Announced today at New York Comic Con was “Ultimate X-Men: Requiem,” a follow up to the Ultimate Universe line wide event, “Ultimatum.” The one shot special features art by Ben Olivier and written by none other then “Heroes” writer/producer Aron Coleite. Loyal CBR readers will of course know Coleite as half of the dynamic duo behind CBR’s own “BEHIND THE ECLIPSE.” This isn’t Coleite’s first foray into the Ultimate Universe’ as the scribe had previously penned the tale of Ultimatized band of merry mutants when the series came to a close with issue #100. CBR News caught up with Coleite to find out more about the one shot and what’s in store for for the Ultimate Universe.
The roots of the story actually stemmed from Coleite’s original time on the title. “The truth is that the story I had for Requiem was originally going to be ‘Ultimate X-Men’ #100,” Coleite said. “For me it’s really the end of the that series and a table setting of what’s to come for the ultimate universe. So, [issue] 100 gave me the opportunity to dig further into ‘Ultimatum’ and help set the stage for Requiem.”
While the ramifications of Ultimatum will be felt throughout the book, Ultimatum isn’t required reading. “They [the readers] will certainly be better informed after reading Ultimate X-Men and Ultimatum,” Coleite said, “but it’s never necessary. For anyone who’s ever lost a loved one. For anyone who’s ever grieved. This is an issue for them. I took the title requiem very seriously.”
â€¨”Ultimate X-Men: Requiem” picks up right after the climactic finale to “Ultimatum.” “There’s a lot of people who’ve met their proverbial maker after ‘Ultimatum’ is over,” Coleite said. “So the ugly question remains — what do you do with the bodies. This is a story about a graveyard.”
The story hits an emotional tone as the characters deal with the loss that has befallen them. “It’s about what you do next,” Coleite said. Â “It’s about how you say goodbye. Â And about how you move on.”
Coleite was tight lipped about which mutants will take center stage on the title as fans have seen several mutants fall already in “Ultimatum.” “The ones that survived,” Coleite said, “Those are the ones that have the toughest task; Carrying on the legacy and the pain.”
Work is just starting between Coleite and Olivier, but the writer has found himself blessed with the artists he has worked with while working at Marvel. “We’re just getting into it,” Coleite said, “but I’ve had an awesome time with Mark Brooks, Brandon Peterson, Dan Panosian, and Clay Mann. They’ve made my run a lot of fun. I’m looking forward to seeing Ben’s stuff. We introduce a new character, kind of, and I’m psyched to see what he does with it.”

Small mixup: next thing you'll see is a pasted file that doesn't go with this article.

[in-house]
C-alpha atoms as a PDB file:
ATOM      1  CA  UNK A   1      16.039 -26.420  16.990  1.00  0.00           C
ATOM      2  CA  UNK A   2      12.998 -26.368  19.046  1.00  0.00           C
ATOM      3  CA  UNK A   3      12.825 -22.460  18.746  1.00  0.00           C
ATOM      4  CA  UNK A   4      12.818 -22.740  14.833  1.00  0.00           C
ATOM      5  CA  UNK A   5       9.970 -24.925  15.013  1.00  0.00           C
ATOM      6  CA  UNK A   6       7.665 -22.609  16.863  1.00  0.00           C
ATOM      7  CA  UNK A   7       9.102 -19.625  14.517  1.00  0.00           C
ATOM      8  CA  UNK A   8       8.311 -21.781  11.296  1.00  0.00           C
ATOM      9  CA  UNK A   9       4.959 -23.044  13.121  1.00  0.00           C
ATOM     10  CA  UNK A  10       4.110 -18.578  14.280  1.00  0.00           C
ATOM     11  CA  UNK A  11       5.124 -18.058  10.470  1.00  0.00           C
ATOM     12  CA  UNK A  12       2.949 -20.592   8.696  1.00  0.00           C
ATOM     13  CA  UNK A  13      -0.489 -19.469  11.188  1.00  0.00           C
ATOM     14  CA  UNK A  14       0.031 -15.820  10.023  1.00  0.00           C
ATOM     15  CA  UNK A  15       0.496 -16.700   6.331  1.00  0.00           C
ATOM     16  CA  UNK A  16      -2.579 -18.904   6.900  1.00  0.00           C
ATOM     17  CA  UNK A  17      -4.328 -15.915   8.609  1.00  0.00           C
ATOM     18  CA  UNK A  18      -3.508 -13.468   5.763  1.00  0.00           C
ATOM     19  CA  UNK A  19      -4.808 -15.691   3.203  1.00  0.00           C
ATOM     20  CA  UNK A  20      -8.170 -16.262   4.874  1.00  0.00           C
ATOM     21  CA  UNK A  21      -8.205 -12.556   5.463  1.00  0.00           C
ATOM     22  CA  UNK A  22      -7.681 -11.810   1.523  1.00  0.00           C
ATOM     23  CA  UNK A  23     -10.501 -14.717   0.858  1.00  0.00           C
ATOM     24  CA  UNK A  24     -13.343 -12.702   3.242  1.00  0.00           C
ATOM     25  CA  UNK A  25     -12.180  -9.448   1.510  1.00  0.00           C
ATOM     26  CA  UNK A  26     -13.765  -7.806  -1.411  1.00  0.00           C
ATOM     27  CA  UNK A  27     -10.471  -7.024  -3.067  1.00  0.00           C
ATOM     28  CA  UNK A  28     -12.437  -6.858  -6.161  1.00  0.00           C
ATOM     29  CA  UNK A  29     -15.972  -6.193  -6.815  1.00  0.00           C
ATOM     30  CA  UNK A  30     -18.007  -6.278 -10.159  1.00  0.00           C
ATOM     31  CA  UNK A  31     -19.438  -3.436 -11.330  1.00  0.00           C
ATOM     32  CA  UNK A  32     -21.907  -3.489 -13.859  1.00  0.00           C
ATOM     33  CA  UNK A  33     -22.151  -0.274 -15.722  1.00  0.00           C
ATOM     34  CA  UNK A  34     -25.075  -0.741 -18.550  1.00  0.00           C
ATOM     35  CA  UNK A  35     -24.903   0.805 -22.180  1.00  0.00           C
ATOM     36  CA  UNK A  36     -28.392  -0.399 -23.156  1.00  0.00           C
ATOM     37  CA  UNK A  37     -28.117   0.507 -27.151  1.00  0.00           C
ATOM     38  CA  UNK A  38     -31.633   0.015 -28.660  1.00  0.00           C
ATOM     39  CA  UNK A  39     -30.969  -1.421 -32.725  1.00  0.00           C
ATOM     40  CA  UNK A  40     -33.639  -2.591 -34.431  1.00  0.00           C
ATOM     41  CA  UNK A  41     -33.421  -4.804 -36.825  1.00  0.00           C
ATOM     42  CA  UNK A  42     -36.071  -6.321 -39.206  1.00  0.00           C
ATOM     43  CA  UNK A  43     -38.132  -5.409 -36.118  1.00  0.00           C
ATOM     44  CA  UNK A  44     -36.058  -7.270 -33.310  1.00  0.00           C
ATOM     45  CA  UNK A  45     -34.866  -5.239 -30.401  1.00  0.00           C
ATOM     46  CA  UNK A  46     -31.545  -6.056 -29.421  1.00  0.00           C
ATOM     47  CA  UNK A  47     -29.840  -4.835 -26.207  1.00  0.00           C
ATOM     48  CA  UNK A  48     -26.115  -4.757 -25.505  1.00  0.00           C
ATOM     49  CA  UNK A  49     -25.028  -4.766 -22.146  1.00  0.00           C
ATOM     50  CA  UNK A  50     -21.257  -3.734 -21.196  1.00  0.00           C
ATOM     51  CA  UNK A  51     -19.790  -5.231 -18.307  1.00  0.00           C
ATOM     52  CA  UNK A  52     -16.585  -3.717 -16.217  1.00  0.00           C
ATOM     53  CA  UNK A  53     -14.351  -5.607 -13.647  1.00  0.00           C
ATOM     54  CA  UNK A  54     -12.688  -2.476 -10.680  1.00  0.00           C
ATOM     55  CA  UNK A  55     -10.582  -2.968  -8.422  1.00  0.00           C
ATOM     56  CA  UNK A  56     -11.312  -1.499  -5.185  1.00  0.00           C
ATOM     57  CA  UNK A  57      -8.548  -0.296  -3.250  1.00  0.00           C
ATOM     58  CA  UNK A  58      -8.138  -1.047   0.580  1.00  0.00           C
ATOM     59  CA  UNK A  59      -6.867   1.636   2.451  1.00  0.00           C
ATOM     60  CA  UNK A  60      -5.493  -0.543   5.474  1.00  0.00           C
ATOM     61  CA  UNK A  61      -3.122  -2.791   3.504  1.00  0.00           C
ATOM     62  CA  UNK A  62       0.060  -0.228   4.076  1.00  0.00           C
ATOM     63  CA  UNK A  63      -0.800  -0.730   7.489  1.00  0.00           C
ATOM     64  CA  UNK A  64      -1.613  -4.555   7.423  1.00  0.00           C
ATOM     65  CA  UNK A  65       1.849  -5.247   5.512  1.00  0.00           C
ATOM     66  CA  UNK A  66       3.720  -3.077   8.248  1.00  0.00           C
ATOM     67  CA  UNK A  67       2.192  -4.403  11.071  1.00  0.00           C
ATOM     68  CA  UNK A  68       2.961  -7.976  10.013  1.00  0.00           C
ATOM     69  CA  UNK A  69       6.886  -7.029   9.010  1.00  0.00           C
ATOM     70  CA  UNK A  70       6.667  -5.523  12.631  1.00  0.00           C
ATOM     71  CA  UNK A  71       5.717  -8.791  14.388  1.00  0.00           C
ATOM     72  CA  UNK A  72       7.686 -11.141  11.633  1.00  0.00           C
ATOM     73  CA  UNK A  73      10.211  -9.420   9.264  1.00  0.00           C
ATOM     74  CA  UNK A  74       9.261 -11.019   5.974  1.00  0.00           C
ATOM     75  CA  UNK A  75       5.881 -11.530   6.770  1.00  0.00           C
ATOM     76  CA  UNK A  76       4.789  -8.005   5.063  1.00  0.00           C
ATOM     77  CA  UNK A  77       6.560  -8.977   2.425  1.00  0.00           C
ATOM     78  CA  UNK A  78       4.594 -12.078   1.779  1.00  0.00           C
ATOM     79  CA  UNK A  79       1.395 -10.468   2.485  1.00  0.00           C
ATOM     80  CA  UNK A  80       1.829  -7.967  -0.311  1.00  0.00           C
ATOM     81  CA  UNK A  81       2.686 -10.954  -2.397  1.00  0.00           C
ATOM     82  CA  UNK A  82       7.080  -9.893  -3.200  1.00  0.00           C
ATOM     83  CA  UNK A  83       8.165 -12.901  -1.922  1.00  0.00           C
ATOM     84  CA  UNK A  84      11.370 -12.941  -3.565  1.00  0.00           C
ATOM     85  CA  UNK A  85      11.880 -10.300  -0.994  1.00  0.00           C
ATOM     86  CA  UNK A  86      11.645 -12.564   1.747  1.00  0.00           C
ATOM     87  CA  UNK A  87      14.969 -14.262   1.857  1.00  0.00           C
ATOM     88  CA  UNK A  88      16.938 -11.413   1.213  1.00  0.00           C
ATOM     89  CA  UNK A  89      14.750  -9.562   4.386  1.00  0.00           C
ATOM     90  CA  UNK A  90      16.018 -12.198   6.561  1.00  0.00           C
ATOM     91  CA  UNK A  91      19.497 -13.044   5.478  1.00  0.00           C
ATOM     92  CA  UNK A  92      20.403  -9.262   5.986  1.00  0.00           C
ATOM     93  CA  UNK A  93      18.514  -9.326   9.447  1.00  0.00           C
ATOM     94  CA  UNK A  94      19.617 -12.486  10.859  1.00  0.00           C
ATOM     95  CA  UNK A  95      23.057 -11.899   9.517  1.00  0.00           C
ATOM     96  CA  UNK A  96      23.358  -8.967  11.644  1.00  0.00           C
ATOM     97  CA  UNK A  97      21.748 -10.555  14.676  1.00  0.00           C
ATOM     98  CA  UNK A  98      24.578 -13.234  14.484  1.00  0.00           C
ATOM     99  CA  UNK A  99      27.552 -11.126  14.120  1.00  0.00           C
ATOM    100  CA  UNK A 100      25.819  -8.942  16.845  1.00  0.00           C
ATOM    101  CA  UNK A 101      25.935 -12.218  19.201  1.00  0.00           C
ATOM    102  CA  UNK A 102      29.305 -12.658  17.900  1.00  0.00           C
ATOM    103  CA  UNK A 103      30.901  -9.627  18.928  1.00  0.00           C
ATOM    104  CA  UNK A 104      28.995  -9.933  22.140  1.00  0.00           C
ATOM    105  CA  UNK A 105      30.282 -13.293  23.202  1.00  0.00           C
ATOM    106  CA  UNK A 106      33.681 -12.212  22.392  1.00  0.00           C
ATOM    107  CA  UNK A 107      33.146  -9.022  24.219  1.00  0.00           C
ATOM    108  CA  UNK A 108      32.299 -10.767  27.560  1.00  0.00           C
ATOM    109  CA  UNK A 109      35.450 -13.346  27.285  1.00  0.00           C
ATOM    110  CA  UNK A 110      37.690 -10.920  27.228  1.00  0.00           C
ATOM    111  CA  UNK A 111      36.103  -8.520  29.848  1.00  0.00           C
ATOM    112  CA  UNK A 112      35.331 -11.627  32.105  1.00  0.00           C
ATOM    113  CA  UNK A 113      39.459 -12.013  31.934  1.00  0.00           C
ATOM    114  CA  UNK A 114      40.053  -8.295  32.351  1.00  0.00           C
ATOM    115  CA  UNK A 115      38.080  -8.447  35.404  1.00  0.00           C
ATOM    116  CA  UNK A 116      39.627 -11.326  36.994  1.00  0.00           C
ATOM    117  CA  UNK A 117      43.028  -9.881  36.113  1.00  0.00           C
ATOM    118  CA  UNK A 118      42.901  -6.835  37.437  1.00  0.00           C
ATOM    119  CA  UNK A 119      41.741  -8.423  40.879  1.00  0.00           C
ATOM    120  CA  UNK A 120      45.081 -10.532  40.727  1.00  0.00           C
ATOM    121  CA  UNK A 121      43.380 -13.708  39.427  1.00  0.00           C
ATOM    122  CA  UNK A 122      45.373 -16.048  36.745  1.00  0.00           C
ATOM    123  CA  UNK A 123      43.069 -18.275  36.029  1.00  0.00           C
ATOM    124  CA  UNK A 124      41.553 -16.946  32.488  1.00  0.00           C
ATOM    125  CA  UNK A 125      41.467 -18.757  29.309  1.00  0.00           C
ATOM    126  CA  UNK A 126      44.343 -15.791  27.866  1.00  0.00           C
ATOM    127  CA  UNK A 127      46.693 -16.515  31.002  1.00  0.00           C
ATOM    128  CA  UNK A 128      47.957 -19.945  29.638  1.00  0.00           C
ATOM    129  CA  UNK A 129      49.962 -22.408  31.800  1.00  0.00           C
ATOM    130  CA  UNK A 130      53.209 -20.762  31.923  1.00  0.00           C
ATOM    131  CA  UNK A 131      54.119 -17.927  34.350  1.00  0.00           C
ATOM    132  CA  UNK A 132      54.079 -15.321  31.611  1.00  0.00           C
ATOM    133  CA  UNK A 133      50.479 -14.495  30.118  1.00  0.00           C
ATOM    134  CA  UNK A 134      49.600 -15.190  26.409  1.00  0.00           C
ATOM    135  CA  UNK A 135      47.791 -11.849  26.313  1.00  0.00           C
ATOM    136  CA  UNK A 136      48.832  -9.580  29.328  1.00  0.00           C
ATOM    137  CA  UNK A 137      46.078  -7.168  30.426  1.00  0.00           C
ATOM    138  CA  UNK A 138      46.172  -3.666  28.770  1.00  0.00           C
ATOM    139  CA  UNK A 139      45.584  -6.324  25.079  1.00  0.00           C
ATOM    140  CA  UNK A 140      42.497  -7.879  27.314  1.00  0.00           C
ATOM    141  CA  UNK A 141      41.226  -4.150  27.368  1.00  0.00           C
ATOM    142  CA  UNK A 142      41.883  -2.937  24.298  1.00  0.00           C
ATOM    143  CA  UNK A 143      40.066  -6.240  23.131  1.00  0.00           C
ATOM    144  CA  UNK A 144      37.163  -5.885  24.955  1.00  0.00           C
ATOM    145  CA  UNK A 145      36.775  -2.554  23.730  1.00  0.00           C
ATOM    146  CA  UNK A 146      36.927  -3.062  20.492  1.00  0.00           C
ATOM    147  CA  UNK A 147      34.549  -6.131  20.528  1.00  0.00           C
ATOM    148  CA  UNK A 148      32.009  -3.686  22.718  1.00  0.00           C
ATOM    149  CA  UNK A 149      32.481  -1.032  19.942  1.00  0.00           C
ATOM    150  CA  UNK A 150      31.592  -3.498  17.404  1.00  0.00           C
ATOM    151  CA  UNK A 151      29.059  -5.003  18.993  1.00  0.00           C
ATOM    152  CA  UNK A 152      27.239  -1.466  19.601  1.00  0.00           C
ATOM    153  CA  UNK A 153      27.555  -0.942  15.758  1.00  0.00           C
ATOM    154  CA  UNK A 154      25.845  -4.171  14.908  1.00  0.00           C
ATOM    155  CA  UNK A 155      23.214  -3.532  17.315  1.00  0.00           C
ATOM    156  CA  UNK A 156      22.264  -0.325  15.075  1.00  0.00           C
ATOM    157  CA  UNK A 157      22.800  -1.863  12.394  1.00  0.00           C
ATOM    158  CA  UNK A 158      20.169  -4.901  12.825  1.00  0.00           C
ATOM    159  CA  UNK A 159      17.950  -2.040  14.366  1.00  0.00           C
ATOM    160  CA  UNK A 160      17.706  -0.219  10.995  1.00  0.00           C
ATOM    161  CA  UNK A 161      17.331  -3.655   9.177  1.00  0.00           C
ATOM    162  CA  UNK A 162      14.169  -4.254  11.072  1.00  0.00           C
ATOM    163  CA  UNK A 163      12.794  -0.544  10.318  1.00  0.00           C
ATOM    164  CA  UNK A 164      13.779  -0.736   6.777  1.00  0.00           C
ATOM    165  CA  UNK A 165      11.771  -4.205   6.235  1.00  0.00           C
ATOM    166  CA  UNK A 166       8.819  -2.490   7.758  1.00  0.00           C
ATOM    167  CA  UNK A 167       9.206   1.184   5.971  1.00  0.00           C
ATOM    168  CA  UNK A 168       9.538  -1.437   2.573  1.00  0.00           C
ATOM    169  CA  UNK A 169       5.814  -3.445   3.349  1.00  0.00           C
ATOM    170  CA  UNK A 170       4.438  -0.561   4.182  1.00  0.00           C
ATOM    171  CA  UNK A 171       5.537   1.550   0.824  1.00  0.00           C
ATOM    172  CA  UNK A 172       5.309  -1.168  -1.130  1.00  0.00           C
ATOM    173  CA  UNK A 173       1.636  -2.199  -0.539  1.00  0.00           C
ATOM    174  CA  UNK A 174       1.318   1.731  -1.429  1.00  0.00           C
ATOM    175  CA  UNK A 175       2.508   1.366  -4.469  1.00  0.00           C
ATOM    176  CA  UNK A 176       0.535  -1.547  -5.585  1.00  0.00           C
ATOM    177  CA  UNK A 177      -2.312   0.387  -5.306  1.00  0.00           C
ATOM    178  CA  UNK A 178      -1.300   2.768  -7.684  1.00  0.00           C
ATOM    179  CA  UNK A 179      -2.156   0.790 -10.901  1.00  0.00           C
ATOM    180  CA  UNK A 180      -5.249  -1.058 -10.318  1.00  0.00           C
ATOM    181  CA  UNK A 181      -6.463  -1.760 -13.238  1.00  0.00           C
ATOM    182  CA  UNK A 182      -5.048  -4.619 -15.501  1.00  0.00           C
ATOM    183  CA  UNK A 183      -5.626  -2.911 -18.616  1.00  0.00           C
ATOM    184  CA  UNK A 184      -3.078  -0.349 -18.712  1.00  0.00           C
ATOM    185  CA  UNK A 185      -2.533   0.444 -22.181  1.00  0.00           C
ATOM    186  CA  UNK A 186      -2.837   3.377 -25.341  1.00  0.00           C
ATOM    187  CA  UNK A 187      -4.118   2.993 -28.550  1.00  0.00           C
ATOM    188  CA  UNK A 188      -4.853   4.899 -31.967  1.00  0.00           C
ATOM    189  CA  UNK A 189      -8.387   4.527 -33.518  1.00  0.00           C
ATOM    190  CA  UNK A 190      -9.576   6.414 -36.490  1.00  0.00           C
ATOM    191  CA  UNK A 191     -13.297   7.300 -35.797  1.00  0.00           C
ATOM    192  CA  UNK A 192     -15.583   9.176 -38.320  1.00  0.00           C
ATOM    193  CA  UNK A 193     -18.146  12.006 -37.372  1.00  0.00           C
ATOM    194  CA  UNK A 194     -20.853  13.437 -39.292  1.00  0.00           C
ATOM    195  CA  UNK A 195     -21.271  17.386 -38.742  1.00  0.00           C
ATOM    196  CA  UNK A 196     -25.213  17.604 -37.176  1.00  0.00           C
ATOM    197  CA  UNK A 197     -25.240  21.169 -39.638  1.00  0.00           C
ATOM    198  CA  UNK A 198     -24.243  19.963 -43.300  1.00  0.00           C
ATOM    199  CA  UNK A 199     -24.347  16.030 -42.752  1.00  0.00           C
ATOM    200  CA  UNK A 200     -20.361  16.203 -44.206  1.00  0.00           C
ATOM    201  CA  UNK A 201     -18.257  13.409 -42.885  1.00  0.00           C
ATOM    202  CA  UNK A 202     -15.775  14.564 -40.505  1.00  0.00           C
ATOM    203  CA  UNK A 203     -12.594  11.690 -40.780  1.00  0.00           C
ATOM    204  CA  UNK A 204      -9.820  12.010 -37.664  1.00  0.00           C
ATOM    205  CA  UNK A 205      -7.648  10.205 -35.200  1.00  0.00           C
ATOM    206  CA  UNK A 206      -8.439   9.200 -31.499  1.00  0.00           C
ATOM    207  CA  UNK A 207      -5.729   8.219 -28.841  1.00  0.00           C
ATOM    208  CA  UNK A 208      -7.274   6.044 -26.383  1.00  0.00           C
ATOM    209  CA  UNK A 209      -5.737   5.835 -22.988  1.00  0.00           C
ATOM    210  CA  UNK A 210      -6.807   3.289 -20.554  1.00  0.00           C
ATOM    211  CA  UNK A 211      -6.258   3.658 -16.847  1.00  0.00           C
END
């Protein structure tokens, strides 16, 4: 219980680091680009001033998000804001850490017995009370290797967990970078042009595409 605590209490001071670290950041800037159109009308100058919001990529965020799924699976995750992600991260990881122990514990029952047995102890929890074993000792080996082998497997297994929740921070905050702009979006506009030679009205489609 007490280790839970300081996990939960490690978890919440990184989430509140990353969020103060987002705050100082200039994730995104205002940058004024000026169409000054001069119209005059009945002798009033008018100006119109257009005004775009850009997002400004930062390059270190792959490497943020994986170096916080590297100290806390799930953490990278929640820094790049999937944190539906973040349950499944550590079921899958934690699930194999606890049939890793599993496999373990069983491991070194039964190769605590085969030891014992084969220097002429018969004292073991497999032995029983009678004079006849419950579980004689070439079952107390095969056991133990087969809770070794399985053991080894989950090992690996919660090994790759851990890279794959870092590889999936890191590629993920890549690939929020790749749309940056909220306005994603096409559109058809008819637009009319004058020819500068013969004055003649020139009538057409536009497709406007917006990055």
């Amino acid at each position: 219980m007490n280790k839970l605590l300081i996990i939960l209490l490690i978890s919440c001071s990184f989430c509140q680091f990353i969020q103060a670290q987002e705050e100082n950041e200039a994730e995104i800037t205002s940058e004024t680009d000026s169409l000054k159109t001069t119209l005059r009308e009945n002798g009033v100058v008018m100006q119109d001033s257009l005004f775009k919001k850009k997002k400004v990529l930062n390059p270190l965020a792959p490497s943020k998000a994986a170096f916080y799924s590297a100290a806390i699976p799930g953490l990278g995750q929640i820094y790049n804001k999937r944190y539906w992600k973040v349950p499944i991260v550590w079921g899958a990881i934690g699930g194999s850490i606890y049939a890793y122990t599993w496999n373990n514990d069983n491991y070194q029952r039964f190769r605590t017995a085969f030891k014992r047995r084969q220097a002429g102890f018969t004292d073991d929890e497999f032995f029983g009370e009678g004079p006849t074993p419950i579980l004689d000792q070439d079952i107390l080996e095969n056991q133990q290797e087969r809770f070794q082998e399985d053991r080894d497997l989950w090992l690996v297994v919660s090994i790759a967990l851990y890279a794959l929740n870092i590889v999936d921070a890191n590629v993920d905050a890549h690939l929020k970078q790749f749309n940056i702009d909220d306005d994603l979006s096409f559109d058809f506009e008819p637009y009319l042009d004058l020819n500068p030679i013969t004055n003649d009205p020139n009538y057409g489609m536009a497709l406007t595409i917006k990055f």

â€¨The stories serves both as an epilogue for what has come before, as well as a jumping on point for new readers to see what is to come. “It wraps up one part of the Ultimate Universe,” Coleite explained, “and very much sets the stage for the stories yet to come. This isn’t an ending.”
Over his tenure on the title, Coleite had grown fond of a few of the characters like Collosus, Cyclops, and Rogue. Â “I like the particularly damaged characters,” Coleite said. “I’m a particularly damaged human being. Â So I gravitate to them. Â I write a lot of Sylar on ‘Heroes,’ so — when did this become my therapy session?”
While Coleite has worked only within Marvel’s Ultimate Universe, he would love to take a crack at the mainstream Marvel Universe someday. “Any day,” Coleite said emphatically. “There’s a little book called ‘Uncanny’ that I salivate over. Fraction is doing an awesome, job but if they ever need a break from writing I’d be happy to lend a hand.”
â€¨Coleite has worked with “Ultimatum” scribe Jeph Loeb before on the TV show “Heroes,” but there is a slight difference in their relationship when it comes to comics. “In the writers room I can tell Jeph to shut up and disagree with him as adamantly as I can,” Coleite said.Â “In comics, I listen to everything he says — I mean, show some respect — he’s Jeph Loeb.”
Looking into his crystal ball Coleite forsees a reinvigoration of the Ultimate line after “Ultimatum” and the Requiem titles finish. “I think ‘Ultimatum’ is going to make the Ultimate Universe relevant again,” Coleite said. “When Millar and Bendis launched the Ultimate U it felt vibrant and a modern imagining of the classic stories. Â But, somewhere down the road, it kind of became something else — making new takes on old stories… I think what Loeb, Bendis and Millar have planned for the Ultimate Universe brings it back to that modern sensibility. Â Telling stories that reflect what’s going on in our world. It’s gonna be awesome.”
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